2016 Graduate Fellows
Jeffrey Wheatley is a doctoral student in American Religions. Jeff examines the relationship between religion, race, colonialism, and the state, with a focus on the United States in the late nineteenth century and early twentieth century. Related focal points include theory and method, secularism, and the history of the study of religion. He is currently conducting historical research that examines the United States’ collection, classification, and regulation of religious practices in the Philippines in the early twentieth century.
With the assistance of the Global Politics and Religion Summer Research Fellowship in Summer 2016, Jeff was able to visit government archives to see how military and civil experts studied and assessed beliefs and practices of animists, Catholics, and Muslims living in the Philippines shortly after the United States claimed sovereignty over the archipelago in 1898. Research in these archives, including the National Archives and the Library of Congress, helped further his dissertation project by providing a glimpse at the political significance of religious and racial identifications in direct relation to US policing, military operations, law, and diplomacy.
As a Global Politics and Religion Summer Graduate Research Fellow, I spent 8 weeks conducting introductory interviews and participant observation with Catholic and Pentecostal-charismatic welfare organizations in the capital cities of Accra, Lomé, and Cotonou. I focused on Caritas Internationalis – the official Roman Catholic confederation of social service organizations present in each city – and three distinct Pentecostal-charismatic social outreach and development offices across the capitals, due to prior familiarity with them, as well as the aim of broadening my scope of the overall Pentecostal-charismatic field.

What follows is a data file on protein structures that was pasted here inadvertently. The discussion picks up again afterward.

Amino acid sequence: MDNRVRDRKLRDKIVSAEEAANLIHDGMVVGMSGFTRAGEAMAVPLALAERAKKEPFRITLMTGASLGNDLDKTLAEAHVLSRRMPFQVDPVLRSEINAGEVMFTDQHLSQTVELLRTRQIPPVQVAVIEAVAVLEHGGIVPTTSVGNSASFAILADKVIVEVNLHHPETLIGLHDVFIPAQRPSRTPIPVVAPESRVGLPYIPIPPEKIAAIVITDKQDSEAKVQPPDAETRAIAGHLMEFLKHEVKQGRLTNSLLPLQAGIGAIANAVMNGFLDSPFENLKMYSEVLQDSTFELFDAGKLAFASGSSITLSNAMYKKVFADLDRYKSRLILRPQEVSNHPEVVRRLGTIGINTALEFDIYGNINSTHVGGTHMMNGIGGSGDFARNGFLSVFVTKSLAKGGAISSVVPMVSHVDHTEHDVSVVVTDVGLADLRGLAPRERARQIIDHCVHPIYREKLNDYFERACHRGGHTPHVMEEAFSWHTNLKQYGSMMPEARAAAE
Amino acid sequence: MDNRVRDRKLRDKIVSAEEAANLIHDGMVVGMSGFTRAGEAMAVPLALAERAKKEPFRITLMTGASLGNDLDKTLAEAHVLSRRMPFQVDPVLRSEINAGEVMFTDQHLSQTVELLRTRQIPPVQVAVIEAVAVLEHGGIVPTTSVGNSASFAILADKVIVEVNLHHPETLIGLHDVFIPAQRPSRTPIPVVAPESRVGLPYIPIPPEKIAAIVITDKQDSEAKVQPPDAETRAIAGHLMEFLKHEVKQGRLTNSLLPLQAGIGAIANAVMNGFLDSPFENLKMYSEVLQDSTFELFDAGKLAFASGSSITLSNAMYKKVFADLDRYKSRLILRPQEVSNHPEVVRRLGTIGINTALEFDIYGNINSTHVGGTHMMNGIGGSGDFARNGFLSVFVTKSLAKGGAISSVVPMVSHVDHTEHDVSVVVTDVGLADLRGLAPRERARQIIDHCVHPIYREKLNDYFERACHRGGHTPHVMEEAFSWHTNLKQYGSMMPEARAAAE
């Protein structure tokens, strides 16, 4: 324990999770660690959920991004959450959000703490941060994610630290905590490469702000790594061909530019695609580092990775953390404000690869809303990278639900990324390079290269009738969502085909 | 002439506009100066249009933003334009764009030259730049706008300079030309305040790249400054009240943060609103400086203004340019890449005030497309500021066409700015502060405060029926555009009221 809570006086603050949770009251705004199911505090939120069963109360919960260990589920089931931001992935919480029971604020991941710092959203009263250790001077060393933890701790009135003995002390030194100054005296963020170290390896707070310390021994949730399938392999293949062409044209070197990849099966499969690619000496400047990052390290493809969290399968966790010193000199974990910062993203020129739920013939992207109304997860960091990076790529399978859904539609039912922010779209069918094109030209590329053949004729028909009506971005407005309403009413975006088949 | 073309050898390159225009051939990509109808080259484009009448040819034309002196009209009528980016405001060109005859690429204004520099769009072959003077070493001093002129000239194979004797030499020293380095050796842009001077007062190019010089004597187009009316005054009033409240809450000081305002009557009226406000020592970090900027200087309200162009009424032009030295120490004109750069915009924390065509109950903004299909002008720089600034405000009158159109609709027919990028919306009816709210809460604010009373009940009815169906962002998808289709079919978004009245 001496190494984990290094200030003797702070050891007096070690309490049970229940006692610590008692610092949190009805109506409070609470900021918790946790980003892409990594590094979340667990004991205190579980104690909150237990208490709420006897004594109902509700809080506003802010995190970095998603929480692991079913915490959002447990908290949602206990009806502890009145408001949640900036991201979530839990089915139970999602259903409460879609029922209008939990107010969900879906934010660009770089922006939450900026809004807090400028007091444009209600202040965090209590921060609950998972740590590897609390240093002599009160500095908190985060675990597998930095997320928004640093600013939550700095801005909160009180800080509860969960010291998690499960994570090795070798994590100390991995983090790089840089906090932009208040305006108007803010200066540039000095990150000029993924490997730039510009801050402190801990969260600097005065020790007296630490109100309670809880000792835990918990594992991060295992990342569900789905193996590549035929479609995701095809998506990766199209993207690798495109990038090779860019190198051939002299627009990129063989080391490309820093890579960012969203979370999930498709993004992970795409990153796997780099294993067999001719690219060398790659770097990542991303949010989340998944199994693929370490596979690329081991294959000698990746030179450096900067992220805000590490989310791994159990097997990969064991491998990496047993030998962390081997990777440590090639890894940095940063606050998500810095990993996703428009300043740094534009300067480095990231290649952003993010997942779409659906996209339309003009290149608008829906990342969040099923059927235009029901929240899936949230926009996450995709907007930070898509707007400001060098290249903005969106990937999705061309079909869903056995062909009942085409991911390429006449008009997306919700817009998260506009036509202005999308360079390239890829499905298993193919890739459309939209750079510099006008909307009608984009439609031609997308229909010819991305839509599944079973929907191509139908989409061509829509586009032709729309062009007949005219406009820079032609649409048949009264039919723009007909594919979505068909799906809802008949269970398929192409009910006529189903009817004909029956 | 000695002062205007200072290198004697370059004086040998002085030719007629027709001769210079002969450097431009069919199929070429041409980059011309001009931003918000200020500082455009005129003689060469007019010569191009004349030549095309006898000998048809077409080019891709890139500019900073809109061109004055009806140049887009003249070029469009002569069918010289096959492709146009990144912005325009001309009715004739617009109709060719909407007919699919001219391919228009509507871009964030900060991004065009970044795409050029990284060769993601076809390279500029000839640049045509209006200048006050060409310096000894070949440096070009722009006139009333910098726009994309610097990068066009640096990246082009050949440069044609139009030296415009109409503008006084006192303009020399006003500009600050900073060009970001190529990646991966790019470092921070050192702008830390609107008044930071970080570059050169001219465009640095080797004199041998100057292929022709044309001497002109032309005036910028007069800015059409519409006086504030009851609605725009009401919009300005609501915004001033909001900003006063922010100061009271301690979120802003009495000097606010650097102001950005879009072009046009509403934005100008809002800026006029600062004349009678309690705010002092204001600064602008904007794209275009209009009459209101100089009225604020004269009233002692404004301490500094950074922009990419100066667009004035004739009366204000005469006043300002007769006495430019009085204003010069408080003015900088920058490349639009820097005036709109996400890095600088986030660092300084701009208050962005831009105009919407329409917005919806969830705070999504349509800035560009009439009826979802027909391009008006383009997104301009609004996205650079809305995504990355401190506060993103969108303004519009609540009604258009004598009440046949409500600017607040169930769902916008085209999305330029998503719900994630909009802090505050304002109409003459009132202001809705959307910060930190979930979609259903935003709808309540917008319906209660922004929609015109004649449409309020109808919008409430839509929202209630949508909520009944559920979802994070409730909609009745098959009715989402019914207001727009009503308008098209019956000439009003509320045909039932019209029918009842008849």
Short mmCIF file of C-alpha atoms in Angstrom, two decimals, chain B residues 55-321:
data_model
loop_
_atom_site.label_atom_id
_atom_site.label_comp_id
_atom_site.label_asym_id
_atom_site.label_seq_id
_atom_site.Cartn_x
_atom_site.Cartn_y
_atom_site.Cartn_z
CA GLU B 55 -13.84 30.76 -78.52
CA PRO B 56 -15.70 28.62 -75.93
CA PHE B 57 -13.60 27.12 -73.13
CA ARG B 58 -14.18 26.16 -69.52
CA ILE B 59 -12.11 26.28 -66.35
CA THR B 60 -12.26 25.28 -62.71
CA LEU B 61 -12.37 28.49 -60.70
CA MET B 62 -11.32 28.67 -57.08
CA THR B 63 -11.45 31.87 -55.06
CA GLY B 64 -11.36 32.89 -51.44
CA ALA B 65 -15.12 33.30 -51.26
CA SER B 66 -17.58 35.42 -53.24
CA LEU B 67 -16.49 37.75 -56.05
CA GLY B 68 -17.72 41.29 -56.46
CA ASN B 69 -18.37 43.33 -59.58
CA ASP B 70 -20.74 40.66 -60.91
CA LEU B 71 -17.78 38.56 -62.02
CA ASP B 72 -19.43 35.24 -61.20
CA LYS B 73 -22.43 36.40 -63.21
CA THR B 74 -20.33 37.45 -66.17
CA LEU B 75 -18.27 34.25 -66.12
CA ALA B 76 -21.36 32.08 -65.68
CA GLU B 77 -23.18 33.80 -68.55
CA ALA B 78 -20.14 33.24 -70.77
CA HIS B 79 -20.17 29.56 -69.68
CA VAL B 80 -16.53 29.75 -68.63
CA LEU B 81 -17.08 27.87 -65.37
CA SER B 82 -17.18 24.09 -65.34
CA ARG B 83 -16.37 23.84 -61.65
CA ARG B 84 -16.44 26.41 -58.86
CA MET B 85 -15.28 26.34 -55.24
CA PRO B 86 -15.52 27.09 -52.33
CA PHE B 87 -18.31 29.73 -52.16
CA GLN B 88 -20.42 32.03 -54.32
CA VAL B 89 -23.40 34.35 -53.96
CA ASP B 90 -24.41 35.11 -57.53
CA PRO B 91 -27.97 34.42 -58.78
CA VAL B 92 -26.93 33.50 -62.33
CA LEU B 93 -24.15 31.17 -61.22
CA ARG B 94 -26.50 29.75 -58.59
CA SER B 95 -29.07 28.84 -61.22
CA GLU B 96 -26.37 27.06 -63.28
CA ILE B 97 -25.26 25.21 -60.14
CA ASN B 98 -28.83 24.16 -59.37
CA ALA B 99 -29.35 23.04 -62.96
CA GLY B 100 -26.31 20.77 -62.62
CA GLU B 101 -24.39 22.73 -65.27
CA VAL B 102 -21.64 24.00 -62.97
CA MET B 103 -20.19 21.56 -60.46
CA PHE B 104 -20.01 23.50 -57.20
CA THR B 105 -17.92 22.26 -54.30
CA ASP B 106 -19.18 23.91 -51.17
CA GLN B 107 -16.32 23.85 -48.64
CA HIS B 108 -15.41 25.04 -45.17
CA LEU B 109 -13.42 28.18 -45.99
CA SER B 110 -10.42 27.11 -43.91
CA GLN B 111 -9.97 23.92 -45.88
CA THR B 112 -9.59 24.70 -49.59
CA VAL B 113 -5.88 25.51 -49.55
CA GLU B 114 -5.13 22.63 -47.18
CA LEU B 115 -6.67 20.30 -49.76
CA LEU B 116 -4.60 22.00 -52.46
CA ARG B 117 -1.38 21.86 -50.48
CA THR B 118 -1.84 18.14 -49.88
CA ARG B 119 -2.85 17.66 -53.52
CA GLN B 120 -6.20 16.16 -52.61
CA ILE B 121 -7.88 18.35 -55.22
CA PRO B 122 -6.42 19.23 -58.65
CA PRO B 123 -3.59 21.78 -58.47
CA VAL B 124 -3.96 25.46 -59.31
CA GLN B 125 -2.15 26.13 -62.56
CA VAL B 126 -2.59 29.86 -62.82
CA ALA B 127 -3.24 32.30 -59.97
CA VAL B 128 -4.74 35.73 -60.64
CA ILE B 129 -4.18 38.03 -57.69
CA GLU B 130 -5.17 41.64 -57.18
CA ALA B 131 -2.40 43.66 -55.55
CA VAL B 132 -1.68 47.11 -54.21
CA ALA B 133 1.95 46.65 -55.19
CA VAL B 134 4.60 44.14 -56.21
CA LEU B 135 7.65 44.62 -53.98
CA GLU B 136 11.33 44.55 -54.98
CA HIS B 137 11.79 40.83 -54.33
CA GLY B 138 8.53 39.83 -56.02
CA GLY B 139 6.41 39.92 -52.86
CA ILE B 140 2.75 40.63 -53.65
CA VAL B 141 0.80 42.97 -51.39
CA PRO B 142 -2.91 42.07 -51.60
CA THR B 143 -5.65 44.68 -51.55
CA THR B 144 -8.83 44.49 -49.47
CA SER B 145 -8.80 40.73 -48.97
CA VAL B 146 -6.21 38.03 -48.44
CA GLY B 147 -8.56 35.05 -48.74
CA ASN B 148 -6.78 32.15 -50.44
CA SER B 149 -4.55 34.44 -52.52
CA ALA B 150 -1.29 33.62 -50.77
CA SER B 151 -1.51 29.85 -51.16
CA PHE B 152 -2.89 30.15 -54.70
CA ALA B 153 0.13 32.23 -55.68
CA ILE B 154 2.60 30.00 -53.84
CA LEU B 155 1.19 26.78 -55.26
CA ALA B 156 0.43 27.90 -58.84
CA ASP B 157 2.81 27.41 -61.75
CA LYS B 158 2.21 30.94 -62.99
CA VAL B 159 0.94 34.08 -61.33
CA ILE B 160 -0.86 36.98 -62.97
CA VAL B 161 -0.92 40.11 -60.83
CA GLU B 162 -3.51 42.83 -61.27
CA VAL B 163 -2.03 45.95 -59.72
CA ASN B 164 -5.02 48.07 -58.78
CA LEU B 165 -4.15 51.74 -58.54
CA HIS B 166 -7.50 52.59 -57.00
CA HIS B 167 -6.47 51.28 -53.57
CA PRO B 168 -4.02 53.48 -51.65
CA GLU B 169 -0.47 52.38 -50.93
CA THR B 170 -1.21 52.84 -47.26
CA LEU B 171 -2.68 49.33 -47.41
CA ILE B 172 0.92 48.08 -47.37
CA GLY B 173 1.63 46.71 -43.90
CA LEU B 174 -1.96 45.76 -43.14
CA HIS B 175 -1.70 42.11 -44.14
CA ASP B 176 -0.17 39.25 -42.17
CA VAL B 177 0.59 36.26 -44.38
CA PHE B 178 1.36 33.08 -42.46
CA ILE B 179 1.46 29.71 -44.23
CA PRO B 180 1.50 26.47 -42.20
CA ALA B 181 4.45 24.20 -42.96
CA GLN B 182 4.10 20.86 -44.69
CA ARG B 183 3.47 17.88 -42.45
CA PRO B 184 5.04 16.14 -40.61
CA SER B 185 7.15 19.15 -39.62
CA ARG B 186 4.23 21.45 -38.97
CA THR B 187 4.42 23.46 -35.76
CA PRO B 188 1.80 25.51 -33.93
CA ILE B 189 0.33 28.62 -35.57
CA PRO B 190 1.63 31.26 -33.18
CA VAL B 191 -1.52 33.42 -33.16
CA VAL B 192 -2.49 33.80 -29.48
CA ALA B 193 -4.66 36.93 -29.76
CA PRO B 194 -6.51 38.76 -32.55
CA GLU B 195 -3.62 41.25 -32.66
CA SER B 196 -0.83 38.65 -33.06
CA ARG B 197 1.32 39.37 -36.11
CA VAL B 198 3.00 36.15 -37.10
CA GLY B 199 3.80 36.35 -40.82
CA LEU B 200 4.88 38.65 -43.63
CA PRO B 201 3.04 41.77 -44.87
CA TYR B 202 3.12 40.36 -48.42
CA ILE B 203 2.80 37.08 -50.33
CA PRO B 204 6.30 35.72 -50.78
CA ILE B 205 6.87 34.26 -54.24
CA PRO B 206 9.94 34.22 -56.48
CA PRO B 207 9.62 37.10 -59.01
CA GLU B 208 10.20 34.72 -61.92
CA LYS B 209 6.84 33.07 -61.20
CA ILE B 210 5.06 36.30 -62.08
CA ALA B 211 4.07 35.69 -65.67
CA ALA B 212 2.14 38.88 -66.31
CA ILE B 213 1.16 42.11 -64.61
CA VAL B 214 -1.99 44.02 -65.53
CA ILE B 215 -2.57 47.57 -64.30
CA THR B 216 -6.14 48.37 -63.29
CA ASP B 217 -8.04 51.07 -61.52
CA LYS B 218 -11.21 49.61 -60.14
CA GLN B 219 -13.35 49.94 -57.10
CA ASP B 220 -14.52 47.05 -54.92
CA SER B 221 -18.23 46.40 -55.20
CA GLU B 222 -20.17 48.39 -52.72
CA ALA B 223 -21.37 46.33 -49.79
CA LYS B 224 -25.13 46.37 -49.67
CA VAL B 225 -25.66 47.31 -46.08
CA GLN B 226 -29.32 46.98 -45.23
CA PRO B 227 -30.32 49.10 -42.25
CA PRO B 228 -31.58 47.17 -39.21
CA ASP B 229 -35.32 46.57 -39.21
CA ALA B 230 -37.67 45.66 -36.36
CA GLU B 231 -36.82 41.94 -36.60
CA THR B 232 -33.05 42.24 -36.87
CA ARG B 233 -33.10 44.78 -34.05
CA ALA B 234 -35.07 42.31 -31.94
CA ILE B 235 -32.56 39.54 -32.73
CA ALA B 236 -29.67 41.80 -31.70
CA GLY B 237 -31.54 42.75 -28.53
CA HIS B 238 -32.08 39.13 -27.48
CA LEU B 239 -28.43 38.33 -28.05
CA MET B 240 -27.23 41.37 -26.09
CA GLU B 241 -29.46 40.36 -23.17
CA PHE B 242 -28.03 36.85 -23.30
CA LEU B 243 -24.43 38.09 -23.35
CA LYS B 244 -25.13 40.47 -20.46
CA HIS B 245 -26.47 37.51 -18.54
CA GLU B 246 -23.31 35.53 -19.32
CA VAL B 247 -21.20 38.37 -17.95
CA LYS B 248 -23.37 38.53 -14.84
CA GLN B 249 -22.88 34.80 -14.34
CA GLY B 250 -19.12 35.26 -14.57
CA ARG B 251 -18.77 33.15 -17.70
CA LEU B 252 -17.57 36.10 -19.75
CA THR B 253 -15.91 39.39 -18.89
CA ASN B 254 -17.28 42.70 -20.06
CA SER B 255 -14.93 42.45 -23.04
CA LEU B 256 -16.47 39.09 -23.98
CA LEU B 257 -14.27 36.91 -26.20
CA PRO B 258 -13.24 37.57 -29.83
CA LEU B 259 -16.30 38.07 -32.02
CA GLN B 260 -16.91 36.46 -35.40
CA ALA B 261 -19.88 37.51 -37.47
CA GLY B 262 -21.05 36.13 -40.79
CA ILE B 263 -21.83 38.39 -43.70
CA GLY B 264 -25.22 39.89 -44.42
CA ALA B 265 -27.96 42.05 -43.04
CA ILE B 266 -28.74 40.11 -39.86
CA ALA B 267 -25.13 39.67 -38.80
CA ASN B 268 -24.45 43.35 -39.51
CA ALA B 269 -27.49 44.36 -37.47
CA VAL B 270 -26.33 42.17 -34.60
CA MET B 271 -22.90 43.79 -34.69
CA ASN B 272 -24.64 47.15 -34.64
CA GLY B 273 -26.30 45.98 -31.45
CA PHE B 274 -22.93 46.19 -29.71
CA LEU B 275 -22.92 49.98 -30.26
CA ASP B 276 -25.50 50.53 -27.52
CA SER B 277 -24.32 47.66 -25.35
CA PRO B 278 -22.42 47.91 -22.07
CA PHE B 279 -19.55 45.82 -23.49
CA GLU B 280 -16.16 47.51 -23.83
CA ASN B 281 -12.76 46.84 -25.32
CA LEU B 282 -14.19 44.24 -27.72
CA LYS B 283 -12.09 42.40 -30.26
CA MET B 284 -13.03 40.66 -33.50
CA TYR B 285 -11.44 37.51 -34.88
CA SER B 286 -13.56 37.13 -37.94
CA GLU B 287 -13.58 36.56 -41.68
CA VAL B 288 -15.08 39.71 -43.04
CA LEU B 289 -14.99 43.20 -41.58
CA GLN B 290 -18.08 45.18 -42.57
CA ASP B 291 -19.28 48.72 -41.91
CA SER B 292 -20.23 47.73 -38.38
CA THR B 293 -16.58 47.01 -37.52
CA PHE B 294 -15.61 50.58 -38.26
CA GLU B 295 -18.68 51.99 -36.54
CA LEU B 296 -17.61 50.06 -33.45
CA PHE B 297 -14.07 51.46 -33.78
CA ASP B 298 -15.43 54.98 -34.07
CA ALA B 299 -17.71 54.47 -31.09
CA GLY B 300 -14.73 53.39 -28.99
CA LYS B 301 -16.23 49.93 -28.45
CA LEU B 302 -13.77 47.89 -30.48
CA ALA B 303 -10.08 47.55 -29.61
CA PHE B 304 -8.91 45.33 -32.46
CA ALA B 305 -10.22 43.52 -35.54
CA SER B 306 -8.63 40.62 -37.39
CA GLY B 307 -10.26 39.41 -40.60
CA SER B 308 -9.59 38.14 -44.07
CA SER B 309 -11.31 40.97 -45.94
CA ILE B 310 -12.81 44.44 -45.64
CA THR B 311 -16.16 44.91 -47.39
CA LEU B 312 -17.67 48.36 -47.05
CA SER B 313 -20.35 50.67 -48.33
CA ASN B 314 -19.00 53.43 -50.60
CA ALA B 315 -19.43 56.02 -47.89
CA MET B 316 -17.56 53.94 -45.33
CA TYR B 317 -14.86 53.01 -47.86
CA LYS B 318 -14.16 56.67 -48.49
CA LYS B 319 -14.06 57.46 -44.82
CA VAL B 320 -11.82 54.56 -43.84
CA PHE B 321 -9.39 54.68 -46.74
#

Of the three main research questions guiding my proposed dissertation research, I focused on the first of these during my 8 weeks of summer research: investigate the different narratives of welfare, prosperity, and poverty alleviation that Catholic and Pentecostal-charismatic organizations employ, and how they draw on historical positioning and involvement in the region. This allowed me to incorporate material from introductory meetings and follow-up interviews, as well as digital and print materials available in church and organization offices, websites, radio, and billboards throughout the city. Three particular findings from the summer will shape the trajectory of my dissertation research which I will begin this fall: 1) the significance of the Caritas office in Cotonou for coastal francophone West African countries, and the newly opened (June 2016) Caritas office in Accra; 2) a separate archive focused on the relations between Ghana and Togo during the 1955-1965 decade; 3) the potential importance of religious radio stations in coastal West Africa for shaping and disseminating particular messages of social and economic welfare. The GPR summer research fellowship provided me the opportunity to begin sketching a geography of the distinctions between Christian welfare discourses across these coastal cities.